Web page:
Though she's in her first year Master's course, Taylor Wilson is already considering future options, including a PhD and law schoo

Taylor Wilson has some rather lofty ambitions.

But the 24-year-old, a member of Manitoba’s Fisher River Cree Nation, is not quite sure where life will be taking her in the coming years.

“I’m passionate about human rights law,” Wilson said. “I’d love to potentially go to law school.”

Wilson graduated from the University of Winnipeg with a Bachelor of Arts in Anthropology in 2016. She also met all of the requirements to earn a Bachelor of Arts in Conflict Resolution but the university does not offer a double major option.

Read Taylor's story!


 

ED logo

RECOGNIZE! CELEBRATE! HONOUR!

 

Individual EDO Category

Community Category

Aboriginal Private Sector Business Category

 

 

2018 Economic Development Award Nominees

Cando received 9 nominations in the three categories for the 2018 Cando Economic Developer Awards.  Please join us in congratulating all nominees on their great achievements.  Please click on each nominee below to learn more about them.

 


Remembering Cynthia Bertolin

Cynthia Bertolin

It is with profound sadness that Cando has learned of the passing of Cynthia Bertolin.

Cynthia was a key part of the Cando family for many years serving as Cando Executive Director from the late 1990's through 2002.

Cando extends its condolences to Cynthia's family and friends and we wish them comfort and peace during this very difficult time.

 

Read obituary here.

 


Youth Feel Heard, Energized at First-Ever Summit

Youth Delegates 2018

Cando Economic Development Youth Summit stop for a group photo at theend of the learning and hard work. 59 delegates, ranging in age from 18-30 years, from across the country, both Indigenous – First Nations, Inuit and Métis – and non-Indigenous, brought together at the River Cree Resort on the Enoch Cree Nation west of Edmonton from July 22-26, 2018.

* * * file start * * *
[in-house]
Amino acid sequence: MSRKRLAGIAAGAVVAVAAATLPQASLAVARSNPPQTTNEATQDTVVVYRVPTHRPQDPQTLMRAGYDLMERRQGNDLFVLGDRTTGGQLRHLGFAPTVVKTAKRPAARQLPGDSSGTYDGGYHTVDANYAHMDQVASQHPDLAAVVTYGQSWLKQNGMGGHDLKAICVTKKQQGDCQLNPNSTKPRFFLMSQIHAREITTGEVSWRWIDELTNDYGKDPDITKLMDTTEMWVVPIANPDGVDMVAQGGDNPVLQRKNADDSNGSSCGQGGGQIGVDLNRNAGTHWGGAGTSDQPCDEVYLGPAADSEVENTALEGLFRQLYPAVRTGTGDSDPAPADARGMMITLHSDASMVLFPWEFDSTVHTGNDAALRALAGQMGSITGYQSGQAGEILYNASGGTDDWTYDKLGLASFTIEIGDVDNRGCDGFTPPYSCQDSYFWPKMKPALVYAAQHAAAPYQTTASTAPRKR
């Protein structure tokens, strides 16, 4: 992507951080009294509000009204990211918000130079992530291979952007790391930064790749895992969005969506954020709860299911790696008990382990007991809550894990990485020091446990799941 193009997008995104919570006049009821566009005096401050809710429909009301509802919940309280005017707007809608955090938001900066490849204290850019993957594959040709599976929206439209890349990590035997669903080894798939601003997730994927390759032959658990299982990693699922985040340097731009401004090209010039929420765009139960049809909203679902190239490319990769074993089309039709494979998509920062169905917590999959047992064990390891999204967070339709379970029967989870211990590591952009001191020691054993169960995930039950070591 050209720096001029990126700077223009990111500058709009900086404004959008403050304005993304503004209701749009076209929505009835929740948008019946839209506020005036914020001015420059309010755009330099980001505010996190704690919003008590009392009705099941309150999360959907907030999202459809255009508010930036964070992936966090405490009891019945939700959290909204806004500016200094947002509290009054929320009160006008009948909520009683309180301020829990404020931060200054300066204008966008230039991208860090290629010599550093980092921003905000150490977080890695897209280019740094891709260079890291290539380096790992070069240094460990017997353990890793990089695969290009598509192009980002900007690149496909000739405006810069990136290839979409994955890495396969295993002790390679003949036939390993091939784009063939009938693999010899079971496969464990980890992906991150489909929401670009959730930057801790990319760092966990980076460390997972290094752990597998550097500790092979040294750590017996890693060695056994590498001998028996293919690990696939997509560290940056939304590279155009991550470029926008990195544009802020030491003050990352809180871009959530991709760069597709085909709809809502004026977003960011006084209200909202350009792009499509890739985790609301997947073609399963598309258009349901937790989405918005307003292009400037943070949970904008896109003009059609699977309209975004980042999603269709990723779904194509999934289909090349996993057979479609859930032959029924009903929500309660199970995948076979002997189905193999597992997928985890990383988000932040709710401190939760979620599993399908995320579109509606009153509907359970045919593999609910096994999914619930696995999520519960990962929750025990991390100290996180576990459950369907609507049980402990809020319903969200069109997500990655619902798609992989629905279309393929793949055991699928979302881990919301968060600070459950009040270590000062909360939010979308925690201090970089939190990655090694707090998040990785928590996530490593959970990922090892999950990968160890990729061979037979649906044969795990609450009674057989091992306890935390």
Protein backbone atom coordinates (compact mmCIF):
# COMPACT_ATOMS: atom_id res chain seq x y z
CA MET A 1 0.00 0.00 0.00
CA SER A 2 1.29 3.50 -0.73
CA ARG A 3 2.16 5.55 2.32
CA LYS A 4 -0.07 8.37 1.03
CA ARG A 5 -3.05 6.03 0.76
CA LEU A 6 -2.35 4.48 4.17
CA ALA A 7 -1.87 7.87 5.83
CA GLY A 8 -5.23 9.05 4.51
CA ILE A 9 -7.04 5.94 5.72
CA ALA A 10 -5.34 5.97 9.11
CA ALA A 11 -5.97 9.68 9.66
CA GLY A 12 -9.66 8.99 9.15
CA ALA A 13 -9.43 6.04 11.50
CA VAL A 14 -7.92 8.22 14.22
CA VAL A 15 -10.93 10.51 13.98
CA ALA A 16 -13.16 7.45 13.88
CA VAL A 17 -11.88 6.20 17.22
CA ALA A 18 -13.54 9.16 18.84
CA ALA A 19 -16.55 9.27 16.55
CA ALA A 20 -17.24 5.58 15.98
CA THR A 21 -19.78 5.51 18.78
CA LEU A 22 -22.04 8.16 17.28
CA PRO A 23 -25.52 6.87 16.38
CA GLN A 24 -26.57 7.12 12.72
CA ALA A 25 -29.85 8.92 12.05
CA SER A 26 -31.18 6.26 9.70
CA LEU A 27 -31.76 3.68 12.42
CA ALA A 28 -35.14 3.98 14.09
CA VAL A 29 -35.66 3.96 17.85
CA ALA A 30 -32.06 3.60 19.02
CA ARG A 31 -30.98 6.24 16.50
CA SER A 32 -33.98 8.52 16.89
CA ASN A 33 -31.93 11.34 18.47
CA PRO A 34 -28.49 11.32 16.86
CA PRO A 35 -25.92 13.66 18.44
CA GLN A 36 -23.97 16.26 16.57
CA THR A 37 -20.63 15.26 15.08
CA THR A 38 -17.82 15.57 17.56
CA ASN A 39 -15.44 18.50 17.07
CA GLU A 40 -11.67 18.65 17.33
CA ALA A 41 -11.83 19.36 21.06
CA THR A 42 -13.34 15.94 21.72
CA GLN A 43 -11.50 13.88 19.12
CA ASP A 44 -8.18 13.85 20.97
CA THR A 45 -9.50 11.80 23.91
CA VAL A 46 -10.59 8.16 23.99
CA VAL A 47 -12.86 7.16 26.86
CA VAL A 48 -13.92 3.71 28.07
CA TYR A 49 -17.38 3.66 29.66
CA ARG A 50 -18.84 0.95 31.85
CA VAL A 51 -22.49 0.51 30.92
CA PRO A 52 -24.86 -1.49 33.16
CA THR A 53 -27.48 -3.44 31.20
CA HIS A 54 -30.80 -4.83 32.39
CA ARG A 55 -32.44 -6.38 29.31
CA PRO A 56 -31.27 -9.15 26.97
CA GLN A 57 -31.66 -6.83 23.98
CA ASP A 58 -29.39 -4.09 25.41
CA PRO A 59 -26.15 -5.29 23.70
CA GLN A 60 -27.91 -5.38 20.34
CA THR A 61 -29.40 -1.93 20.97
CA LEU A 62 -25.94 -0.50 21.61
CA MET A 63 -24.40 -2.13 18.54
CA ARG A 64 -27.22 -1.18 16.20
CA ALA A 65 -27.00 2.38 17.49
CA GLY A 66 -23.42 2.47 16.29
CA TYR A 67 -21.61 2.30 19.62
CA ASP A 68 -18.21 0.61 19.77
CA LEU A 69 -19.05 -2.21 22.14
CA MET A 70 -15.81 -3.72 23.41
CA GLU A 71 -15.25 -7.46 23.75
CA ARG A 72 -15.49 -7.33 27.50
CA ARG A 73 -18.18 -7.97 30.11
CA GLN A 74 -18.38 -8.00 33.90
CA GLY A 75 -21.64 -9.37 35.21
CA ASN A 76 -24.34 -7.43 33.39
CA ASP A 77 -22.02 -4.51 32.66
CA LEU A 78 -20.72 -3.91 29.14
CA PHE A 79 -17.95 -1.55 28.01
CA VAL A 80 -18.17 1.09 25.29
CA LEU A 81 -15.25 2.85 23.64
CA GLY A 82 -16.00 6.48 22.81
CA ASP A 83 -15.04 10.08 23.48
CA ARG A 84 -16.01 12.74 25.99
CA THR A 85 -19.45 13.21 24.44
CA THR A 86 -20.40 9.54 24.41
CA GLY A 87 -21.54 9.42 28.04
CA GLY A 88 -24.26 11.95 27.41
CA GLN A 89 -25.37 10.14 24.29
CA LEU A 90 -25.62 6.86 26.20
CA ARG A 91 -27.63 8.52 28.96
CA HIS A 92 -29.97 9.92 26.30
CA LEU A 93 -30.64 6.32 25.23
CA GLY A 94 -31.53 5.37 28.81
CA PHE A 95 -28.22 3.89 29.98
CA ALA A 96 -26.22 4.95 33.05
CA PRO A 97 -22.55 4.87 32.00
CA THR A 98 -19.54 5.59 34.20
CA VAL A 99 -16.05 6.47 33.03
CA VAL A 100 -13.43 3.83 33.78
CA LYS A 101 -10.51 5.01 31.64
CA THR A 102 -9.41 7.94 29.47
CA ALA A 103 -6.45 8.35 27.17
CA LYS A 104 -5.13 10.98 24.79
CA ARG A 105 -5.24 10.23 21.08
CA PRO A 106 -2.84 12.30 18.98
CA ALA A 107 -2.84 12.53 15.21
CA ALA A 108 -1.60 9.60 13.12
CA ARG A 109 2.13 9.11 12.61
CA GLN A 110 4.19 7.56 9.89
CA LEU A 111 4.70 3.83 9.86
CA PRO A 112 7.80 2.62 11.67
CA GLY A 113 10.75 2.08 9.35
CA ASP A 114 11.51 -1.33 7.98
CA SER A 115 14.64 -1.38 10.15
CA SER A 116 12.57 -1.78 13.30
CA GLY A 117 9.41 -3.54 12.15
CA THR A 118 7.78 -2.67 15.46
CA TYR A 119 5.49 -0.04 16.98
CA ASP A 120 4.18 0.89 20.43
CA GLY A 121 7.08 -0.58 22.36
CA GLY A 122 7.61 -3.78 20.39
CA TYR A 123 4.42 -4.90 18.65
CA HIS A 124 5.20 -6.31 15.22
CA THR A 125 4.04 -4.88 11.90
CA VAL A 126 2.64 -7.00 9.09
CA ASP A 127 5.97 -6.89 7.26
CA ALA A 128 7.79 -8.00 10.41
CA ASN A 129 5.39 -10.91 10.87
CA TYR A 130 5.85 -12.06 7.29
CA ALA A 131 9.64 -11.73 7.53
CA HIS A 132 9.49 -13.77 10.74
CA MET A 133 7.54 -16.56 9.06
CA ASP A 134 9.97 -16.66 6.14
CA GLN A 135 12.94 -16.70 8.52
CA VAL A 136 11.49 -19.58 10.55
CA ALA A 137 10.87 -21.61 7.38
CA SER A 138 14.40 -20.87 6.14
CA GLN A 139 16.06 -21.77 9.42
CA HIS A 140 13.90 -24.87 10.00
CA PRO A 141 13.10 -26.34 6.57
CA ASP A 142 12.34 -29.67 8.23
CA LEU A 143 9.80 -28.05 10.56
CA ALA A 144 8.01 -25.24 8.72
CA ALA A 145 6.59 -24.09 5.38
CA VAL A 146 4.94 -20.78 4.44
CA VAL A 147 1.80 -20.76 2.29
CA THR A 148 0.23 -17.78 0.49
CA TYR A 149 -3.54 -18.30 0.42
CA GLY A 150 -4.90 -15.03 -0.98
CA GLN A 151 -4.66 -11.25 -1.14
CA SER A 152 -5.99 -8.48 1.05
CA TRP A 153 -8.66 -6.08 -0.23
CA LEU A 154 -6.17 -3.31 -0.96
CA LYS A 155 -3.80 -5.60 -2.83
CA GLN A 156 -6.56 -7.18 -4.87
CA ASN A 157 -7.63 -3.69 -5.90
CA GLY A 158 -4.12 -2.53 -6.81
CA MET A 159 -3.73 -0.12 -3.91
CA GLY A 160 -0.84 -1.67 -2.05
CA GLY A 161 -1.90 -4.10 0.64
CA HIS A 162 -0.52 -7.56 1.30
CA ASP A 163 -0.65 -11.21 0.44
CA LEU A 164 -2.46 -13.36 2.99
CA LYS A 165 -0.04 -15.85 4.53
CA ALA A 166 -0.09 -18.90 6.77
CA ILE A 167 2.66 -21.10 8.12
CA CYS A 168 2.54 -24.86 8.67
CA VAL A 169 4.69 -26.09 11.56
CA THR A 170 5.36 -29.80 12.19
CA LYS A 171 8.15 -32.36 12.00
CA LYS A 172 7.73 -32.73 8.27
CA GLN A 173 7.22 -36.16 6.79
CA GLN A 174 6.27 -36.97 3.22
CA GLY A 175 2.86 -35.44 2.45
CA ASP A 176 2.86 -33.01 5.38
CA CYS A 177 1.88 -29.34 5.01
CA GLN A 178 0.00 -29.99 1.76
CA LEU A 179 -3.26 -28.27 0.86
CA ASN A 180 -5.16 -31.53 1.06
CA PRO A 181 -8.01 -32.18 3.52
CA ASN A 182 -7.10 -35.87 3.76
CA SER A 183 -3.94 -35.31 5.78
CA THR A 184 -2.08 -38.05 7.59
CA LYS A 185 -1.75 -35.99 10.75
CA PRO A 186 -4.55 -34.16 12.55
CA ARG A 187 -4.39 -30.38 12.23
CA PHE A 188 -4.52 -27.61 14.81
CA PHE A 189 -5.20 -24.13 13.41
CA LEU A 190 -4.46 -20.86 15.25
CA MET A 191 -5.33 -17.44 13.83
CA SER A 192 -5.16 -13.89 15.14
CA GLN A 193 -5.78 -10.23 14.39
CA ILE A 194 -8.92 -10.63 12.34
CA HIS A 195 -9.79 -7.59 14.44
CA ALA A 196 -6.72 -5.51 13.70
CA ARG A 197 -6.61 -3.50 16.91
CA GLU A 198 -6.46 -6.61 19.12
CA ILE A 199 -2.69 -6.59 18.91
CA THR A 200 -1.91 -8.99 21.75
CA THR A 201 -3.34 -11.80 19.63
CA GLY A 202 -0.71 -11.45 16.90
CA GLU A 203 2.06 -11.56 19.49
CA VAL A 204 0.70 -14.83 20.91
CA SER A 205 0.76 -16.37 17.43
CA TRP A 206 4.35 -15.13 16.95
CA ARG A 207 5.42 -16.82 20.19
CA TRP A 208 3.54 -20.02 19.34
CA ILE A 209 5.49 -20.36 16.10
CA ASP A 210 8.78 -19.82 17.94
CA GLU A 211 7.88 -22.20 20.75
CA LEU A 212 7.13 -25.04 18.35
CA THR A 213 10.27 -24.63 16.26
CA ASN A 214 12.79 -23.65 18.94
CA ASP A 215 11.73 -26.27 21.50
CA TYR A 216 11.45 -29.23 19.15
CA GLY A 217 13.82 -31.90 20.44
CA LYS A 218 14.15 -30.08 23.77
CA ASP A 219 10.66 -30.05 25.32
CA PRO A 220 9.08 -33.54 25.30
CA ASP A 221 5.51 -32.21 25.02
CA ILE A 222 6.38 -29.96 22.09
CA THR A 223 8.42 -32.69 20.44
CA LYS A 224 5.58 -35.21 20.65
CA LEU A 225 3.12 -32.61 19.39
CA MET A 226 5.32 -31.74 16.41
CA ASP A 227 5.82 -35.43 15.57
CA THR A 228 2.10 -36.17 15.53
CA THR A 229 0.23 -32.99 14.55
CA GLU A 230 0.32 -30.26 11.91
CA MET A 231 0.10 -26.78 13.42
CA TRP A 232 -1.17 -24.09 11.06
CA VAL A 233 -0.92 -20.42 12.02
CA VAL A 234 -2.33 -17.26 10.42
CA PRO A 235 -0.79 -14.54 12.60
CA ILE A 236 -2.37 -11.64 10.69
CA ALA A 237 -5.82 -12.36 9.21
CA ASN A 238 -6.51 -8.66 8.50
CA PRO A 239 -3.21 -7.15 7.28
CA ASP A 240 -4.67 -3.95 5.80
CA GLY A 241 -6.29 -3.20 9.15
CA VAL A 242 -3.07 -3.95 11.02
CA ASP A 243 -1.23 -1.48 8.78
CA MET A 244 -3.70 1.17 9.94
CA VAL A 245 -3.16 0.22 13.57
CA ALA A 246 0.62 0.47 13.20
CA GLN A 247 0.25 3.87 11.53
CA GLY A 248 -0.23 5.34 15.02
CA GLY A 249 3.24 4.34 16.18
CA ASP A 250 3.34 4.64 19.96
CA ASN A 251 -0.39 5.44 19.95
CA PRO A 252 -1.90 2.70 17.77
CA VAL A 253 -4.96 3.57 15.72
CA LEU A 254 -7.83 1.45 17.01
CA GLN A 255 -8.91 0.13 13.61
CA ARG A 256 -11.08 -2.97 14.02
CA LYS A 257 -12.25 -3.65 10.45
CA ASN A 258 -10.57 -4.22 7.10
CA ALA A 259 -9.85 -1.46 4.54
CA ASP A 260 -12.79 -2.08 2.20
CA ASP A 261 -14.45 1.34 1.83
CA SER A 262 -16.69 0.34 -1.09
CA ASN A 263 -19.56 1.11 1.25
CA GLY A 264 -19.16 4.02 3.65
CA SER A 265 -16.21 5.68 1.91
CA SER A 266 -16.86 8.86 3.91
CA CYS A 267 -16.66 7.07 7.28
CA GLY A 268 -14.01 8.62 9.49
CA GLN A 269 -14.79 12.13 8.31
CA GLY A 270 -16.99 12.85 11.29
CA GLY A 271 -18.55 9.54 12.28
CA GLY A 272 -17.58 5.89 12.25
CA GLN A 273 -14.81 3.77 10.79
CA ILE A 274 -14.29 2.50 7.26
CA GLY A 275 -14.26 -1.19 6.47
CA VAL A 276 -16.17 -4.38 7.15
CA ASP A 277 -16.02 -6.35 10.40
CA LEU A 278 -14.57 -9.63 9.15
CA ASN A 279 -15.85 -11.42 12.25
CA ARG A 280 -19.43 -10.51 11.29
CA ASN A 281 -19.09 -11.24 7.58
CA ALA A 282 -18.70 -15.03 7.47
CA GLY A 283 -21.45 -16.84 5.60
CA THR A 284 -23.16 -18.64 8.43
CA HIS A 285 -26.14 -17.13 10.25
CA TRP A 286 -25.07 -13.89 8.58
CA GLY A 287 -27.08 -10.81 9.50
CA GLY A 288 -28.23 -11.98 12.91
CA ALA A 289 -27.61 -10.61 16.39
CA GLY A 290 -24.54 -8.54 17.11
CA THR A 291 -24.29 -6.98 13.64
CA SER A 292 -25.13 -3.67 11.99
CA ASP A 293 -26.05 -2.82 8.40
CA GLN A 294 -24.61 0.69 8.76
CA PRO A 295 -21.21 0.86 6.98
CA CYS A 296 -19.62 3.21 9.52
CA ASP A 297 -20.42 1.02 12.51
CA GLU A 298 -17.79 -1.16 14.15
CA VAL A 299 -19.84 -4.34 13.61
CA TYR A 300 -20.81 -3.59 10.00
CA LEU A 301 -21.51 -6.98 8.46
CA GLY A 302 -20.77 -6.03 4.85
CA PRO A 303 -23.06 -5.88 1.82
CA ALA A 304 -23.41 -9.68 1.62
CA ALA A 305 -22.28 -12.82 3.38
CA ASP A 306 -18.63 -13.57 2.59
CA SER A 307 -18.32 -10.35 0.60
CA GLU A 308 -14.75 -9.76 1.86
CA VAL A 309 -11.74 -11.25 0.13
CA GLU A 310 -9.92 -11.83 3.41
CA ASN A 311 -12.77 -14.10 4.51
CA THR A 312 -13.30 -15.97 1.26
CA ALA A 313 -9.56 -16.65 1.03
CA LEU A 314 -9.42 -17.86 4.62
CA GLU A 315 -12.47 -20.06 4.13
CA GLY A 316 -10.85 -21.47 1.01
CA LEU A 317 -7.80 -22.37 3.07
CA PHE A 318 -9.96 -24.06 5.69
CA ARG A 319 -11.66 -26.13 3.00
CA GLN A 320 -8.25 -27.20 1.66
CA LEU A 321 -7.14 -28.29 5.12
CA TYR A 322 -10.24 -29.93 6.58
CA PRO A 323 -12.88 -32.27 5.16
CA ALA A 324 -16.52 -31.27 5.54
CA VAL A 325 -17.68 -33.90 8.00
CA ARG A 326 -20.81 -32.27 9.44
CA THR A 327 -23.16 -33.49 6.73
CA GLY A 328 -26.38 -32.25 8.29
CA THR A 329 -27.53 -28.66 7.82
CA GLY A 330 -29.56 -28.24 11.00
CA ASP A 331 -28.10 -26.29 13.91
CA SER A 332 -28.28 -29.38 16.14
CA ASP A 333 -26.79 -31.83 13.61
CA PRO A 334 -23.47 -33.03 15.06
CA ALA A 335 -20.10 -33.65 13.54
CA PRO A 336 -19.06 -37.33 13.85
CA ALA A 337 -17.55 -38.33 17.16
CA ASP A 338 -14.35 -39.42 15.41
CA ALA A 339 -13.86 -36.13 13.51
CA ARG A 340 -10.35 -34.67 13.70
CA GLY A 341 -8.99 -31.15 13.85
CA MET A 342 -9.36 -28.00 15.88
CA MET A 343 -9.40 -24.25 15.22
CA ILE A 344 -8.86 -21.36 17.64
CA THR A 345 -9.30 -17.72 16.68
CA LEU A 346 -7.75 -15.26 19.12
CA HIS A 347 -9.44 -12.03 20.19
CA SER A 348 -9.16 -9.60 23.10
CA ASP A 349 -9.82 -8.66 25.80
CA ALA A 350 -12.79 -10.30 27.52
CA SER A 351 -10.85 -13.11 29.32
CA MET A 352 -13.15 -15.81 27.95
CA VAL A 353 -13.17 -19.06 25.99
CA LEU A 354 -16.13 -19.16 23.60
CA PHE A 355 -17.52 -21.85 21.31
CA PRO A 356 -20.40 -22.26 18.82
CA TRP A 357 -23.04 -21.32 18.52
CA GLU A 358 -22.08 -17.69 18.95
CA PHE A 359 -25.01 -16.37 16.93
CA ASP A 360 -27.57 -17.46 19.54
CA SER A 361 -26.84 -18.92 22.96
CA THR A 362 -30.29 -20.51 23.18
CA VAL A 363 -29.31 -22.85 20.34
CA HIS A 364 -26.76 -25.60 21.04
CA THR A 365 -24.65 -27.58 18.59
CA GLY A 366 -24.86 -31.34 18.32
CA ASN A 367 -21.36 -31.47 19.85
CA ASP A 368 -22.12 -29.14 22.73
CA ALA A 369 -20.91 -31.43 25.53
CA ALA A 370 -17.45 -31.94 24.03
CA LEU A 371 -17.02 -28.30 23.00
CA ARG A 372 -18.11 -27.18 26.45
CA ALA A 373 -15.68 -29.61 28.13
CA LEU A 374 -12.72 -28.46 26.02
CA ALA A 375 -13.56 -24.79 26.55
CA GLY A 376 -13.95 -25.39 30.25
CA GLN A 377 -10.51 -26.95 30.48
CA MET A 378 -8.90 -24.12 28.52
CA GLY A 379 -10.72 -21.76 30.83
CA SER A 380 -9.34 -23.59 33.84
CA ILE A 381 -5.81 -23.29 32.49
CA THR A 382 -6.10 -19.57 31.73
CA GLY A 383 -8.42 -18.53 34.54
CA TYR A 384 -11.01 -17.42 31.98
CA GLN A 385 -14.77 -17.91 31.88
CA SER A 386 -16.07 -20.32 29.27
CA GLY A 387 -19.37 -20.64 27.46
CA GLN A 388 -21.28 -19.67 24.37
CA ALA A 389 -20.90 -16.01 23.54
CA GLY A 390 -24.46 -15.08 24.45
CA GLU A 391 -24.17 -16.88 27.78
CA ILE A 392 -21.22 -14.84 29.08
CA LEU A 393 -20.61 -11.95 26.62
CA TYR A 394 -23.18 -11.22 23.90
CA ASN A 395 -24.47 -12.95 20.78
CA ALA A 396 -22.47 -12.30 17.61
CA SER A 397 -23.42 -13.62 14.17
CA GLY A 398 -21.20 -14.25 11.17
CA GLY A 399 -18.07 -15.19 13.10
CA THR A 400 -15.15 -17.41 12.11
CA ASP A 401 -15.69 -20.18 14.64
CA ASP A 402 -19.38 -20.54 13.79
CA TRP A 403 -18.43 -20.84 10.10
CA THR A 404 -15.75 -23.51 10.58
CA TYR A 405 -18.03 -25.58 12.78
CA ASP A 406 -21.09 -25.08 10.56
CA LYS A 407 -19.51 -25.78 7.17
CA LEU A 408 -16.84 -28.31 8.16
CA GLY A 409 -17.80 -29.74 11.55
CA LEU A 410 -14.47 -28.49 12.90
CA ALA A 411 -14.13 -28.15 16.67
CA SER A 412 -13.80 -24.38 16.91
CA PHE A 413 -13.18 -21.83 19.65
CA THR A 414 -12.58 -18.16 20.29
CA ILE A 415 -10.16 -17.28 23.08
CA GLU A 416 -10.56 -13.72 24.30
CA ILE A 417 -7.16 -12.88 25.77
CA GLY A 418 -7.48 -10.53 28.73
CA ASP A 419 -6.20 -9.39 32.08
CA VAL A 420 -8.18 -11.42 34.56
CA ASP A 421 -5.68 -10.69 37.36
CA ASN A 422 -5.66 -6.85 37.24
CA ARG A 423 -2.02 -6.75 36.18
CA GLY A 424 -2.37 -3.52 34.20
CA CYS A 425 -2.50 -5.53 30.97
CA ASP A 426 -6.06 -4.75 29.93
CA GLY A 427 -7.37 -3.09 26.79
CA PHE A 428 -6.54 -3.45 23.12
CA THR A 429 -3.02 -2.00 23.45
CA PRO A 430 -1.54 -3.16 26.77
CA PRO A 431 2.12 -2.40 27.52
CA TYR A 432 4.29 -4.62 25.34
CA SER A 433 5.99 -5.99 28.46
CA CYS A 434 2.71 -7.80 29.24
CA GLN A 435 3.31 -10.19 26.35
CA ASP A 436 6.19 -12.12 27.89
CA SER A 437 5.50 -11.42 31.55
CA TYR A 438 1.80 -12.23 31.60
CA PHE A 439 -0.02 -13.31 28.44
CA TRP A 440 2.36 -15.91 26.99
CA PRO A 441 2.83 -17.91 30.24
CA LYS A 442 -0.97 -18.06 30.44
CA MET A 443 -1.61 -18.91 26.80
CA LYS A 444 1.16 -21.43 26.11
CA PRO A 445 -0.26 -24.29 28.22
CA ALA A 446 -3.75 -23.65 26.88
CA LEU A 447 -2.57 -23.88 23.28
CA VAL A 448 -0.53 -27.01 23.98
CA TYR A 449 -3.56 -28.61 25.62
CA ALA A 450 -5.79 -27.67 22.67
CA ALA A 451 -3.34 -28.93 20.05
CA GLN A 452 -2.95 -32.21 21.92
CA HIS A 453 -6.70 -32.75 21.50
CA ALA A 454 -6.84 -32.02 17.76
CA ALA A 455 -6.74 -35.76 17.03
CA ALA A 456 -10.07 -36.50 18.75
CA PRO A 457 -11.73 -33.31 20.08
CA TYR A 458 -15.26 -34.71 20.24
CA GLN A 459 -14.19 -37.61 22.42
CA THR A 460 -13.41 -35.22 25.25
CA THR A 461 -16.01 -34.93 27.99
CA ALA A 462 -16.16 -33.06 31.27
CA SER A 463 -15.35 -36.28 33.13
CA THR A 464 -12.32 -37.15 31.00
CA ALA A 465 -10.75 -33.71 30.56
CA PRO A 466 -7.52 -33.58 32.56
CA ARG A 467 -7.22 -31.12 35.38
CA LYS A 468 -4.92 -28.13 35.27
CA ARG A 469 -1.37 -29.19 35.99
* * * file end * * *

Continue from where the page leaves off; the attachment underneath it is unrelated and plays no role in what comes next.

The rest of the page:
By Shari Narine
Cando Contributor

Delegates left Cando’s first Economic Development Youth Summit knowing something very important: they were heard.

Jonathan Nolan Morgan Bellerose“I believe the youth in here, and many others across the country, are getting their education and getting that experience in business and economic development where they can have those voices at the decision-making tables,” said Jonathan Nolan, 27, from the Mississauga First Nation.

Jonathan Nolan (left) with Morgan Bellerose holding the MTV music video award won by Drezus who was performing during the Youth Summit gala evening.

“Their voices matter there and they matter here,” he said. Nolan understands the importance of being heard, especially as he sits as the youngest member on the board of governors for Sault College, in Sault Ste. Marie, where he graduated from the Social Work program in April 2018. Now, he’s wanting to return to school and earn his Bachelor in Business.

Cheyenne McGinnisCheyenne McGinnis, 25, says her job in commercial banking and relationship manager with BMO in Nanaimo, BC, has shown her the importance of listening to what people have to say. And here, she felt listened to.

“This has given me a chance to have a voice,” said McGinnis, who is a member of the Saddle Lake Cree Nation, but grew up on the Blood Reserve.

Cheyenne McGinnis (right) participates with her team case study as part of the Youth Summit.

“I think it’s really inspiring to see our next generation are pushing those boundaries and really taking risks and coming out of their shells here as Indigenous youth because they are beautiful and they are smart and their voices are important in this country,” she said.

Nolan and McGinnis were two of 59 delegates, ranging in age from 18-30 years, from across the country, both Indigenous – First Nations, Inuit and Métis – and non-Indigenous, brought together at the River Cree Resort on the Enoch Cree Nation west of Edmonton from July 22-26.

Read full story here.

Click here to download the latest issue of Cando Connect with 20 pages of Youth Summit coverage and photos!